Faculty Publications

Transitioning To College With Adhd: A Qualitative Examination Of Parental Support And The Renegotiation Of The Parent-Child Relationship

Document Type



ADHD, College, Emerging adulthood, Parent-child relationship, Parental support

Journal/Book/Conference Title

Current Psychology


Objective: In the transition to college, students with Attention-Deficit/Hyperactivity Disorder (ADHD) often face difficulties. Parental support may aid in the successful adjustment to college, and a strong parent-child relationship (PCR) may optimize the balance between autonomy and support necessary during this transition. Method: Few studies have examined this; therefore, a qualitative study using Interpretative Phenomenological Analysis (IPA) was conducted. First- and second-year college students with ADHD participated in open-ended, one-on-one interviews (N = 11; 64% women, 91% White). Results: The two broad categories of findings included Parental Support and the Renegotiation of the Parent-Child Relationship. Participants described feeling supported by their parents in the progress toward their short- and long-term goals. Students described this support as helpful when they managed or initiated the contact, but as unhelpful when the parent was perceived as over involved. They described a strong PCR in this transition as helpful to their adjustment and enjoyed the renegotiation of the PCR in terms of their own increased autonomy and responsibility. Many additional themes and sub-themes are described herein. Conclusion: Optimal levels of involvement and support from parents in the context of a strong PCR is beneficial for adjustment to college for those with ADHD. We discuss the clinical implications of our findings, such as therapists helping families transition to college, and working with college students with ADHD on an adaptive renegotiation of the PCR in their transition to adulthood.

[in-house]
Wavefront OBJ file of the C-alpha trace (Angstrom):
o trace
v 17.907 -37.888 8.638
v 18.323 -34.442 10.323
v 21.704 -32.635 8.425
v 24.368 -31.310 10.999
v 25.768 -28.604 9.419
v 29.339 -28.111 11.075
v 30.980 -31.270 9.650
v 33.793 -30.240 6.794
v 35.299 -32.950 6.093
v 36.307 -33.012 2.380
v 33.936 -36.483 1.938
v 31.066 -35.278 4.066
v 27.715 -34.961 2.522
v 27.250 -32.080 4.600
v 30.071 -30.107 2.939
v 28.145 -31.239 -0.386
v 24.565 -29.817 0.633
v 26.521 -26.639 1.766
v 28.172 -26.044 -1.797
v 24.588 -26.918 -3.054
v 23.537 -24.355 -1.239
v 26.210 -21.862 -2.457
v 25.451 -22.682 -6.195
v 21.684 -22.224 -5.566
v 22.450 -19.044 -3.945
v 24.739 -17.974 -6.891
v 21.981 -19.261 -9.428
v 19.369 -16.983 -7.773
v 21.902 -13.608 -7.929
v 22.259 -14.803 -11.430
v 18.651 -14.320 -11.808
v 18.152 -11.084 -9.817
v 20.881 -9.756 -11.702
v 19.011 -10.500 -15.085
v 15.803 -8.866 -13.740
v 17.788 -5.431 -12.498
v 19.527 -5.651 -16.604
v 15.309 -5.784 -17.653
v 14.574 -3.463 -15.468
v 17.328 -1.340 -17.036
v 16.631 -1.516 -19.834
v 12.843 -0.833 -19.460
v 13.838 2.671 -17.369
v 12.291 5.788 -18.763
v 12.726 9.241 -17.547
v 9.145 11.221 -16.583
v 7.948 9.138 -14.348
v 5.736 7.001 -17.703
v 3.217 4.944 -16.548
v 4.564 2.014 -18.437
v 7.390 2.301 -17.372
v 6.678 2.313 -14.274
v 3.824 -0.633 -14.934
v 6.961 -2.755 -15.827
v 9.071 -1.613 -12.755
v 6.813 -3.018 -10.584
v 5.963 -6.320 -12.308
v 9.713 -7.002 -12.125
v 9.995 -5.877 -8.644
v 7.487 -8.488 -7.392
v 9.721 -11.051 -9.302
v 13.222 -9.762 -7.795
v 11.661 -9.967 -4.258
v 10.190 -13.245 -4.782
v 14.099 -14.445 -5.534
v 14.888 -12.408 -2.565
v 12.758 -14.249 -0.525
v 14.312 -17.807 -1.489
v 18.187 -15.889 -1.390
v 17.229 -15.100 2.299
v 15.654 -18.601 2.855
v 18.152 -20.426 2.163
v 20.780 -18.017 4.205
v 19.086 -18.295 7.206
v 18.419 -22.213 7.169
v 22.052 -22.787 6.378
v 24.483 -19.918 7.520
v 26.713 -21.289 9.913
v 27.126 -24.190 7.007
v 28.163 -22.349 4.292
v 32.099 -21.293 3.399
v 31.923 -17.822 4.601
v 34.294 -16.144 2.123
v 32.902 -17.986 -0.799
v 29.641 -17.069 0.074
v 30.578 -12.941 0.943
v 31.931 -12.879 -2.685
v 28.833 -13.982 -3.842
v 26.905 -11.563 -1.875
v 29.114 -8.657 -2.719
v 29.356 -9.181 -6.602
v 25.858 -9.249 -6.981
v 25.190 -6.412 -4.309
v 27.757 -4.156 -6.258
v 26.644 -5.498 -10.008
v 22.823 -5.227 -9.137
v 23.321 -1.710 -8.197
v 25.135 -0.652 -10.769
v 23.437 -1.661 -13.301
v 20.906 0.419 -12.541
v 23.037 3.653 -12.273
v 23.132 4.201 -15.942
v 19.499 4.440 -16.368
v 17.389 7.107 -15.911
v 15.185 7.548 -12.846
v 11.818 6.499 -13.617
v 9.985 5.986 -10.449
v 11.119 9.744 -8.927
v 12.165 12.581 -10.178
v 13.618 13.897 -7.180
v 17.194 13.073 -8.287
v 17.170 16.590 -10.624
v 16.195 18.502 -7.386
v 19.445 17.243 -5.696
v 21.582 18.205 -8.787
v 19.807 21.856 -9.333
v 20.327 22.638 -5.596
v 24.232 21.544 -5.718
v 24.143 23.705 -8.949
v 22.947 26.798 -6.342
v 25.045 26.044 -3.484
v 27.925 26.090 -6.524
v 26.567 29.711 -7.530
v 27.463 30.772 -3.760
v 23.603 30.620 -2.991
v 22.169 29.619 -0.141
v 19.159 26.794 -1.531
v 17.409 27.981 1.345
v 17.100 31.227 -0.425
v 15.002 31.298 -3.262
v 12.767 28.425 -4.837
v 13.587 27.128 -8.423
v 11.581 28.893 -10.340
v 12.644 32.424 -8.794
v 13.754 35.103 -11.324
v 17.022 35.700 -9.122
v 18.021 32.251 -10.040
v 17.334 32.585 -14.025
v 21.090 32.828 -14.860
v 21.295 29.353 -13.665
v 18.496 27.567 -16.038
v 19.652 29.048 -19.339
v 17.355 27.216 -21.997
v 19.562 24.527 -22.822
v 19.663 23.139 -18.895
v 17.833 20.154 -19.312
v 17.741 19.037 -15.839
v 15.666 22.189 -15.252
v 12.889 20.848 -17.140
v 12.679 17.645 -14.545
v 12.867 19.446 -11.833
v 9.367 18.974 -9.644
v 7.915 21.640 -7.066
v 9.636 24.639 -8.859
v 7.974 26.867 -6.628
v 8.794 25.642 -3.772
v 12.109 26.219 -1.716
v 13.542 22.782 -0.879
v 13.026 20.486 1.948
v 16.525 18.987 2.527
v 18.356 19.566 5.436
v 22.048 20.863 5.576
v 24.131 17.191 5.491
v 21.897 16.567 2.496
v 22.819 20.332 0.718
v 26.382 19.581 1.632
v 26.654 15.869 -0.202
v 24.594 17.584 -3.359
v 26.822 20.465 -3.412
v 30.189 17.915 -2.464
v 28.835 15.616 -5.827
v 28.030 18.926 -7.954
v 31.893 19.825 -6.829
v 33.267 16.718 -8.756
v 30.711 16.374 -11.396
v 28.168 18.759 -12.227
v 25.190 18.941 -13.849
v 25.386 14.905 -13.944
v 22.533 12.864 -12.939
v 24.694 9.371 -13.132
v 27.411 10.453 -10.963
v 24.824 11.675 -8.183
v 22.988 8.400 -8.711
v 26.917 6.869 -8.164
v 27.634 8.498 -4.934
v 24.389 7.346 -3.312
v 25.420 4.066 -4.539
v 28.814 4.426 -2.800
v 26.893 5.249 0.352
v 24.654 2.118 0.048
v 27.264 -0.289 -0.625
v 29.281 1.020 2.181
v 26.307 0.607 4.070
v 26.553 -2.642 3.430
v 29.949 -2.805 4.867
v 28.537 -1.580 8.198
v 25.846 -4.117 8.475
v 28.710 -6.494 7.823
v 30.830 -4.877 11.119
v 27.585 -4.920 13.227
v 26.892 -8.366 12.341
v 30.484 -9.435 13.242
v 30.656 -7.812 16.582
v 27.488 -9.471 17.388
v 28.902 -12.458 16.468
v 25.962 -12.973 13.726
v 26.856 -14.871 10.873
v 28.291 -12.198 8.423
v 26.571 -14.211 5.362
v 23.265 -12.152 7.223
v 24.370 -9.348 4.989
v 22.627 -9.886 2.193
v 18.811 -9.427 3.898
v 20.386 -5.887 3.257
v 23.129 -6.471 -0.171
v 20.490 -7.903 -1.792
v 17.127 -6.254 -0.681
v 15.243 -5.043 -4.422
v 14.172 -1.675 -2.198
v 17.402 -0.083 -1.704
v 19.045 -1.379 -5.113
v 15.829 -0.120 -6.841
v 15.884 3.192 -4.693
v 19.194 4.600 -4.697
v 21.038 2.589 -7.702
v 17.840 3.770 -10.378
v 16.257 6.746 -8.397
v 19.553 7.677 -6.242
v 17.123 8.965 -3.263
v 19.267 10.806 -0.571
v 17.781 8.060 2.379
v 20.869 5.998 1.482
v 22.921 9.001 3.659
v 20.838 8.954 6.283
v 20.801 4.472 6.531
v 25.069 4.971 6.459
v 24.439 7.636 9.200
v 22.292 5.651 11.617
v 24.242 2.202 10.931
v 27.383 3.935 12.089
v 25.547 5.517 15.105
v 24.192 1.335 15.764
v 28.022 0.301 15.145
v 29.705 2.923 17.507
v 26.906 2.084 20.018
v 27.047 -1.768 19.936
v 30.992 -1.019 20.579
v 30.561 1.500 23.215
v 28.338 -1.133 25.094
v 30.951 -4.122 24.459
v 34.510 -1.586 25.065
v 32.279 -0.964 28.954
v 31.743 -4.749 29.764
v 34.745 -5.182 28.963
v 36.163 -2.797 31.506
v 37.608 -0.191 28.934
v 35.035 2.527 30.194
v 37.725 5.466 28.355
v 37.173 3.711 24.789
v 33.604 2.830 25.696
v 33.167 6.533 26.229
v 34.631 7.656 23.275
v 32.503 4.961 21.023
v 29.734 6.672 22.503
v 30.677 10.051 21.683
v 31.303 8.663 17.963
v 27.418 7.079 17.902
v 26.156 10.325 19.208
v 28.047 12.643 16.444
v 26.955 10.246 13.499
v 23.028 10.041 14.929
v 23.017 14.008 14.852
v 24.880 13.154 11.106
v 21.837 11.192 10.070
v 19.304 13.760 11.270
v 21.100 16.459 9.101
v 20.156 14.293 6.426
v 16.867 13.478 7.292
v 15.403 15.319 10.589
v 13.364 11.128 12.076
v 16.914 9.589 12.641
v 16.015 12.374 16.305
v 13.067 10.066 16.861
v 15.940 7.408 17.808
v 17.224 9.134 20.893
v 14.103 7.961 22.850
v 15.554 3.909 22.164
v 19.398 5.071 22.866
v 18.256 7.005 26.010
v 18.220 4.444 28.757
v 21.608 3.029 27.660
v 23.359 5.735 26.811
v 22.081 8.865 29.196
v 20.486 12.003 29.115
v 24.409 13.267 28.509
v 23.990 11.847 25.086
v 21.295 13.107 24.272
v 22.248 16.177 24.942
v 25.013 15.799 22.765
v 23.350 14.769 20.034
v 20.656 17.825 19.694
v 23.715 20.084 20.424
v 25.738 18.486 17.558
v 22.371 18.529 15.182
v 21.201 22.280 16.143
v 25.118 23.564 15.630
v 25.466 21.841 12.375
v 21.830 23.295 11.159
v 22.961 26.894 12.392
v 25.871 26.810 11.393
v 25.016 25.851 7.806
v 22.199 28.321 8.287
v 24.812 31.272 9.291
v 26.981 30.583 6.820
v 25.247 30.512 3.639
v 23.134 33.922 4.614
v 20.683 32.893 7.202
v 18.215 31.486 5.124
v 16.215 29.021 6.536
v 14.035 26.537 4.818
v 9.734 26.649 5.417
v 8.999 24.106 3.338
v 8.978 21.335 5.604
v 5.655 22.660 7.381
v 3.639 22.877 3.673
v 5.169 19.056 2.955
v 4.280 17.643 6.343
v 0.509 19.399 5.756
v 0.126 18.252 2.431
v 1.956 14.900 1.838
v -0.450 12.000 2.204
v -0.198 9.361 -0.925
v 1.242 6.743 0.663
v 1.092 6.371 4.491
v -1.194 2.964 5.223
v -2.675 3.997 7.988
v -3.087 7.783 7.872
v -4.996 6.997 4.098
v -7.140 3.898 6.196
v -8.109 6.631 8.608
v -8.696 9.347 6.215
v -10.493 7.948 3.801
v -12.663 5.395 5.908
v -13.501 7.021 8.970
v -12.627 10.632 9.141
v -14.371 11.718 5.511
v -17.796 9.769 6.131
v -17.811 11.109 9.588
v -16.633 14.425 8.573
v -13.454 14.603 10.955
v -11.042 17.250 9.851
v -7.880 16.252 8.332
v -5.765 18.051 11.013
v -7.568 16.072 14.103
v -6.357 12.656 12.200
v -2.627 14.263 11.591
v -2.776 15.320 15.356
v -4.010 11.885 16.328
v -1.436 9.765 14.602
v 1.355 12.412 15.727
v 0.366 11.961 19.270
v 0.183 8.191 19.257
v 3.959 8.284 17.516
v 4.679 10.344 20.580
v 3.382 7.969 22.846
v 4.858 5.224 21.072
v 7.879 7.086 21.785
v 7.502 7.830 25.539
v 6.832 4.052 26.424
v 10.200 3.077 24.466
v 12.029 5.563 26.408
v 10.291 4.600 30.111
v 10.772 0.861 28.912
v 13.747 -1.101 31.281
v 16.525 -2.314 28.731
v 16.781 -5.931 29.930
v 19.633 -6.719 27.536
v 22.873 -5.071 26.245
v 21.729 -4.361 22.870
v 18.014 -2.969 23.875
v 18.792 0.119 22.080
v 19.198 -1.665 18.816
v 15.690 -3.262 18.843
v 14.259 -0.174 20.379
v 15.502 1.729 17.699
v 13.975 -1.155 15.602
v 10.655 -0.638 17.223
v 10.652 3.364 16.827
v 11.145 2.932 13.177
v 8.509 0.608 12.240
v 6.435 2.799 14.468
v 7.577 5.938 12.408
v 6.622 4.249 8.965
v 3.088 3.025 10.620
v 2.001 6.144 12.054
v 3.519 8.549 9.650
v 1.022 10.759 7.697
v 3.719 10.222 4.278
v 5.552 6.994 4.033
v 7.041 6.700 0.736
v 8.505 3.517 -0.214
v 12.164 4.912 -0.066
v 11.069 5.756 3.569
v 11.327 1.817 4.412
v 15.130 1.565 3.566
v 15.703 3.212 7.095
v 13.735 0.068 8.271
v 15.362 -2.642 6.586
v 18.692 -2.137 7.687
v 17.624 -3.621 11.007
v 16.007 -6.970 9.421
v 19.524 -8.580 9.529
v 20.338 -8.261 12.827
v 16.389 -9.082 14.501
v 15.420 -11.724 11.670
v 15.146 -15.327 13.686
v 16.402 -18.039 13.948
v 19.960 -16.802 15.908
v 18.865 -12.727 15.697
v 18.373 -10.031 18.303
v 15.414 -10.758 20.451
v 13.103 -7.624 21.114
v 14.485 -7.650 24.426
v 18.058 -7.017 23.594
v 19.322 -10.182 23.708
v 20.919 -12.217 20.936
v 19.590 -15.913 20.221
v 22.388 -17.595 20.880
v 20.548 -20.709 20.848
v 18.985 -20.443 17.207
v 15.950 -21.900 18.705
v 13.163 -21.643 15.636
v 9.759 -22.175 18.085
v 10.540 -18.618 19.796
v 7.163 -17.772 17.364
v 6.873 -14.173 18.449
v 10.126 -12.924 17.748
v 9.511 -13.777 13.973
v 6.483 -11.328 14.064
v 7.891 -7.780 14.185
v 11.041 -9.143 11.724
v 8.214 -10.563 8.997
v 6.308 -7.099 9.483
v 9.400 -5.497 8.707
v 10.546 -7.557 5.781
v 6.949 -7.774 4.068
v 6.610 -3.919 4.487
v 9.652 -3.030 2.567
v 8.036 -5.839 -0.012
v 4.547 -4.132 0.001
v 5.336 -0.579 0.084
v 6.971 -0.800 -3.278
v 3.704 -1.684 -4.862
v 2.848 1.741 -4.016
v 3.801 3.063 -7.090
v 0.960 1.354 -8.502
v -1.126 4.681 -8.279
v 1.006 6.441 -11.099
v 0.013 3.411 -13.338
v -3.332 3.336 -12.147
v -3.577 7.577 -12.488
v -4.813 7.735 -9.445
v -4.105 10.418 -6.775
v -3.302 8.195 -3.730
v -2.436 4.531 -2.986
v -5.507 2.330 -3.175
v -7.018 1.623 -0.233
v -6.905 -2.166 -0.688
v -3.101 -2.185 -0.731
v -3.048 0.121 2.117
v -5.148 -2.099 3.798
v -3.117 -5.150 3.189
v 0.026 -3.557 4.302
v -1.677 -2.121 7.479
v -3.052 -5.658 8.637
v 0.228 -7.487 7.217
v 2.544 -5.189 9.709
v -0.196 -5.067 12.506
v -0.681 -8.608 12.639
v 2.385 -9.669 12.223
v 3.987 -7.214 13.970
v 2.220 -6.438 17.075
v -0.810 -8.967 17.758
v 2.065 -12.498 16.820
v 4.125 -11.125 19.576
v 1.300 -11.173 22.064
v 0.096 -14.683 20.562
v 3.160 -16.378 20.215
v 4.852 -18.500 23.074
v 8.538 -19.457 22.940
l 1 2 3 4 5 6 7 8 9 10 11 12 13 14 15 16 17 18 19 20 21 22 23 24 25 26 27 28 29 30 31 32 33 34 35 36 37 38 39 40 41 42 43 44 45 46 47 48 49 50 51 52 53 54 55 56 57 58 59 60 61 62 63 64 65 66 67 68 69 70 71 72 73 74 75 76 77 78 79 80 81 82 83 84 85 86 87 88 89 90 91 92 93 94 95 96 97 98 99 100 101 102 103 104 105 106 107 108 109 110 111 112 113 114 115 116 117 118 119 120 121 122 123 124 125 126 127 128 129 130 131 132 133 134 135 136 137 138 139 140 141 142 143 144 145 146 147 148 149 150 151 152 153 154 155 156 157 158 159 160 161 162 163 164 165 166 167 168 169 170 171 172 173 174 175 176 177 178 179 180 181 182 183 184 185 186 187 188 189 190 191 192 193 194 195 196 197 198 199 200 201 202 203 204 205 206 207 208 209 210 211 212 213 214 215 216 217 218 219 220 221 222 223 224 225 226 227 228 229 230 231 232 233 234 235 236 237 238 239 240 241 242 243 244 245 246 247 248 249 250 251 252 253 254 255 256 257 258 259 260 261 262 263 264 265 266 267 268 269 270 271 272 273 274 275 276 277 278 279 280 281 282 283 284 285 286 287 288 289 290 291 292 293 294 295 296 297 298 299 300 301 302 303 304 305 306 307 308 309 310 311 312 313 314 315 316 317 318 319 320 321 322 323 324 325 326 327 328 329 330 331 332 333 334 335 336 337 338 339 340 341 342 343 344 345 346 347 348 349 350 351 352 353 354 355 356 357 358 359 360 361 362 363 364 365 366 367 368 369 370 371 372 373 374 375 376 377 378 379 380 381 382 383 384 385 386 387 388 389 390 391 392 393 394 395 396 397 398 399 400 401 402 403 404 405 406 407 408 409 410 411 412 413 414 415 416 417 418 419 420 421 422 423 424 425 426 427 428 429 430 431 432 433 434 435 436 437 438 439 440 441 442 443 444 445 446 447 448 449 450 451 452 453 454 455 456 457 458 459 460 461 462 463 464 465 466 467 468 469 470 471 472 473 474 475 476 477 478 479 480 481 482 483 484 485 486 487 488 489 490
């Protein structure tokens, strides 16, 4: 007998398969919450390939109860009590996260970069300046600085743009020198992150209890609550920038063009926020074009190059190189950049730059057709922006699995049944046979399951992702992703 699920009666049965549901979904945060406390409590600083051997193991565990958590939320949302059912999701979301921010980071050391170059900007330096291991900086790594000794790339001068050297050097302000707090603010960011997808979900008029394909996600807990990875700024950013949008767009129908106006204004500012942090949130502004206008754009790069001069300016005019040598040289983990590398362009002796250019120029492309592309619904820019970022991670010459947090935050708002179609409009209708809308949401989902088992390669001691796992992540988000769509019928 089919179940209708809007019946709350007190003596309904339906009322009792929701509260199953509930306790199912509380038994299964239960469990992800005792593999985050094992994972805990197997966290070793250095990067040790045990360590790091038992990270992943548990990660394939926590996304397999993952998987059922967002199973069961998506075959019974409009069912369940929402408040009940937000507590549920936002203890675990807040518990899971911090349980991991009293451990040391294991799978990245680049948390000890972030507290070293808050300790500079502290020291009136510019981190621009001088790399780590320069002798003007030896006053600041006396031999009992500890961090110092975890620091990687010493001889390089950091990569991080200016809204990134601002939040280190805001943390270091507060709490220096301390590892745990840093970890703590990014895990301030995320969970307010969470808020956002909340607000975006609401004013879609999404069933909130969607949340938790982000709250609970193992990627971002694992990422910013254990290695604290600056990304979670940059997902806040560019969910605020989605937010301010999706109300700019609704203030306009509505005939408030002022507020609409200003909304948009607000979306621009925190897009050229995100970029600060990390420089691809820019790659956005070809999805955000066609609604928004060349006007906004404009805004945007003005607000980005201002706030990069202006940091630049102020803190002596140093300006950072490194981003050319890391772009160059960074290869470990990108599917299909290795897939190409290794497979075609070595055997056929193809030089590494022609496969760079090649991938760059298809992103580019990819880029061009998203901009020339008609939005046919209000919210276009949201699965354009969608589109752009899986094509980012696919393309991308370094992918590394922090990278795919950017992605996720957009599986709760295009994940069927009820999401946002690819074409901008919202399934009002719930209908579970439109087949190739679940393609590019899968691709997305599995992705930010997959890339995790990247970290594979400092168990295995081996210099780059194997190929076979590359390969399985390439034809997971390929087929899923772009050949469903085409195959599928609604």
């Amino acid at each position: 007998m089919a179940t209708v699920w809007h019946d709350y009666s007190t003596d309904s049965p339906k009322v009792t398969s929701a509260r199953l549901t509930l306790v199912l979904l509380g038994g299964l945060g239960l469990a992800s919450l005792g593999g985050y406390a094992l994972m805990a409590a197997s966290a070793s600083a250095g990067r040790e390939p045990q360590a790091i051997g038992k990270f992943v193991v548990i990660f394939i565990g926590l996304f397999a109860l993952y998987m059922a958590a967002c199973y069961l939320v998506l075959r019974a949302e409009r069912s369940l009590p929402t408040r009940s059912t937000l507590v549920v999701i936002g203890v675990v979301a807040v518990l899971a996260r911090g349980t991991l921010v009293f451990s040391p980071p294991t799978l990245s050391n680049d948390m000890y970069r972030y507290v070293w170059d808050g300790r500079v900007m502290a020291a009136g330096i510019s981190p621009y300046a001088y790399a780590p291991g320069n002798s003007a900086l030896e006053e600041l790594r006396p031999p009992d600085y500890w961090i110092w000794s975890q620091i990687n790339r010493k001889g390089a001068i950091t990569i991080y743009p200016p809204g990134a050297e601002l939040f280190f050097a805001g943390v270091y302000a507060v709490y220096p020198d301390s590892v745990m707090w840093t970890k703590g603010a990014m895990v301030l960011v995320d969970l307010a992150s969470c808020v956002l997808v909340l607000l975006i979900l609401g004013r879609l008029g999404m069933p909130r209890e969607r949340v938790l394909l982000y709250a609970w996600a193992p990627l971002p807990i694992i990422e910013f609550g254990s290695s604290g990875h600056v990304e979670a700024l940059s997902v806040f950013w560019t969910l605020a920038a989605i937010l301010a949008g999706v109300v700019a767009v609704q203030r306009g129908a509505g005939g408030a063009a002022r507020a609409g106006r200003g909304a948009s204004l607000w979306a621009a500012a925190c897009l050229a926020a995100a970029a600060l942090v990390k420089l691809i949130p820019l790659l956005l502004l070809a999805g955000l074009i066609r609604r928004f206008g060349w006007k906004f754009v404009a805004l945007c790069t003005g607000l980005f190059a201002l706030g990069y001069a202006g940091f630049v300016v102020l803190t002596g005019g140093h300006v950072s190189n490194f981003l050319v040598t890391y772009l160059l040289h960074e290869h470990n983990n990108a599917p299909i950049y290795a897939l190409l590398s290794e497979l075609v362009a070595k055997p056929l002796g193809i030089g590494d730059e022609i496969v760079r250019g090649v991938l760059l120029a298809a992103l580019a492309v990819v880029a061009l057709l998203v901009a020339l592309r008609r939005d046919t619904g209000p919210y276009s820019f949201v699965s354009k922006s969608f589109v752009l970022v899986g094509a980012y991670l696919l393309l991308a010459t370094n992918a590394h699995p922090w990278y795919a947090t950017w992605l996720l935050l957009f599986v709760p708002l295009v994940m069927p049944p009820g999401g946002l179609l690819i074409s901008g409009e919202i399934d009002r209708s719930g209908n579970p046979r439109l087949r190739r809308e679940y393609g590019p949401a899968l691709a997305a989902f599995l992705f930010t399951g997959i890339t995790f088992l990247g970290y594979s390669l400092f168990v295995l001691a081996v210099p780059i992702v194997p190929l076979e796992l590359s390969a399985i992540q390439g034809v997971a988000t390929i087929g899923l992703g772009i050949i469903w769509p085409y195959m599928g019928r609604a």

Department of Psychology

Original Publication Date


DOI of published version